The invention provides a switch assembly that can be actuated by depressing a pedal, such as the brake pedal of the brake system of a vehicle. The switch assembly comprises a linear actuator that is coupled to a rotational actuator and converts a linear movement to a rotational movement with a displacement advantage, thereby improving the feel of braking operation while using tight tolerances between a pedal pin and a push rod of a booster in the brake system. The rotational actuator operates by a camming action to provide normally open and normally closed electrical connections to respective electrical circuits on the vehicle. Each electrical connection is effected by an electrical switch that comprises a pair of single-pole single-throw (SPST) terminal arrangements connected in parallel. The parallel connection provides redundancy, and reduces electrical resistance and heat generation, thereby improving the reliability of the switch assembly. The switch assembly further provides rear egress to the terminal arrangement, such that the switch assembly can be universally used for different positioning arrangements relative to the pedal.

In one aspect, the switch assembly comprises a housing coupled to the brake pedal, a linear actuator resiliently supported within the housing for relative linear movement with respect to the housing, and a rotational actuator rotatably supported within the housing and coupled with the linear actuator such that a linear movement of the linear actuator causes a rotational movement of the rotational actuator. The switch assembly further comprises at least one electrical switch supported in the housing and operable to open or close in response to the rotational movement of the rotational actuator.

The switch assembly may comprise at least another electrical switch. At least one of the electrical switches is closed only when the pedal is in the rest position, and at least another of the electrical switch is closed only when the pedal is in the depressed position.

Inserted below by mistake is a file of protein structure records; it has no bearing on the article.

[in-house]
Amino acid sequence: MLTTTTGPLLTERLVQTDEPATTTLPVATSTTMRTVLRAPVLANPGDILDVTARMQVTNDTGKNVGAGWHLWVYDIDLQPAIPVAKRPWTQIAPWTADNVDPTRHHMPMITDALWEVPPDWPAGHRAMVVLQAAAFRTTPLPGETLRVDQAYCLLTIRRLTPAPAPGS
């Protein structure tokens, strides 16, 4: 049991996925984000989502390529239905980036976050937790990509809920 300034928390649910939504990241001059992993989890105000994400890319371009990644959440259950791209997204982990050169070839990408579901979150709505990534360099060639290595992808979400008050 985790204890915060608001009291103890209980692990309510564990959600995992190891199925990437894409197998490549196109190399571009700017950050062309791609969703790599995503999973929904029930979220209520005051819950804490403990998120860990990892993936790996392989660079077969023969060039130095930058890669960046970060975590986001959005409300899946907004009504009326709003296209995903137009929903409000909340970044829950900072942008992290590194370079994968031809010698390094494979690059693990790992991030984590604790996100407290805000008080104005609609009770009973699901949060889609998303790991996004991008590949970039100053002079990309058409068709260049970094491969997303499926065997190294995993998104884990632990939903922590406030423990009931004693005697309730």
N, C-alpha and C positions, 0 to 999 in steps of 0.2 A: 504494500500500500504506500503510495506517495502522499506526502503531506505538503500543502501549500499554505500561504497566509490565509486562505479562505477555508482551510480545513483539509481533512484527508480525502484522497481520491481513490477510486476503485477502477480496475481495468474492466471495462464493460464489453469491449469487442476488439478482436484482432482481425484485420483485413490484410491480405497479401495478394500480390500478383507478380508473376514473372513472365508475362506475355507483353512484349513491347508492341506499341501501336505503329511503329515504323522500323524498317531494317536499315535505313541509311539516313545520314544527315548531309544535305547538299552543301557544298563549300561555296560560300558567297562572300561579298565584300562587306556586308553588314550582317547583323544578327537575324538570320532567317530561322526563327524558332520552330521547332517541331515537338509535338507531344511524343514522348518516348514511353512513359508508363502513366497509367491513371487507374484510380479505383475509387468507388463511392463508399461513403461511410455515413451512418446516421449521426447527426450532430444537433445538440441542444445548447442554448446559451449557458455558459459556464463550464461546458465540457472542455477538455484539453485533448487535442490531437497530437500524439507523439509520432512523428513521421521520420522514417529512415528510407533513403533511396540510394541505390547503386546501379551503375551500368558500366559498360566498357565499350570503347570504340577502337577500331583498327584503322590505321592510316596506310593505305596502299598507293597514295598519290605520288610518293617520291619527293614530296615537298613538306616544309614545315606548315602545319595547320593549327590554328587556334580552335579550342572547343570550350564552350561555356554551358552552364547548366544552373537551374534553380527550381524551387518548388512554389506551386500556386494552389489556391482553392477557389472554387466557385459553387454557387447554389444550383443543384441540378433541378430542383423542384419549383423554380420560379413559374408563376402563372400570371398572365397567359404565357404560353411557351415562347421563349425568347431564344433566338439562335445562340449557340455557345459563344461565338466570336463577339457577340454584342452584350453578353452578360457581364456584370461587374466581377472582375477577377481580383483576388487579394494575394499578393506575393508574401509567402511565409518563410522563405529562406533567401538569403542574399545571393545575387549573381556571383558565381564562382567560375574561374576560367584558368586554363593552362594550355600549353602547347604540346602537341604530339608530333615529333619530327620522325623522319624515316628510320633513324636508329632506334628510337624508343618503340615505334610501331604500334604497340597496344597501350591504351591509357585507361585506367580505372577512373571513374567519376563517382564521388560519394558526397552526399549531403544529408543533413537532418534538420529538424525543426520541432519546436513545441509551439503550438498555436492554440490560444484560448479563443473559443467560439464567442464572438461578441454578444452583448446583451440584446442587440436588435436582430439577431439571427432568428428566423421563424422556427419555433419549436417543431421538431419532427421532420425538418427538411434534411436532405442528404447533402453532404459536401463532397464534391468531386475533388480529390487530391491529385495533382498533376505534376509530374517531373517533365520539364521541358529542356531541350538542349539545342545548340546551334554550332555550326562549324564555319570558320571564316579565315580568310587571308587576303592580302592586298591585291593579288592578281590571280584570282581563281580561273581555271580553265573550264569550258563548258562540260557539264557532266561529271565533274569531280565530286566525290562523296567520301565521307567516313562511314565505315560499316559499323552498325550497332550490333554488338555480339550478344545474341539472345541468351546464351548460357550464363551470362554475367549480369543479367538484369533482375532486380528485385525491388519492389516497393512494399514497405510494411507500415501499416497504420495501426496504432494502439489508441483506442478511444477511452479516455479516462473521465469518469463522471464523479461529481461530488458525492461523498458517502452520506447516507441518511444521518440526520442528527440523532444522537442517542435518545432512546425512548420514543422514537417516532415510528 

In one aspect of the invention, the rotational actuator is pivotable about a first axis relative to the housing and pivotable about a second axis relative to the linear actuator. The second axis is offset from the first axis such that the linear movement of the linear actuator causes a corresponding rotational movement of the rotational actuator for selectively closing and opening the electrical switch.

Further areas of applicability of the present invention will become apparent from the detailed description provided hereinafter. It should be understood that the detailed description and specific examples, while indicating the preferred embodiment of the invention, are intended for purposes of illustration only and are not intended to limit the scope of the invention.

BRIEF DESCRIPTION OF THE DRAWINGS

The invention can be better understood with reference to the following drawings and description. The components in the figures are not necessarily to scale, emphasis instead being placed upon illustrating the principles of the invention. Moreover, in the figures, like reference numerals designate corresponding parts throughout the different views.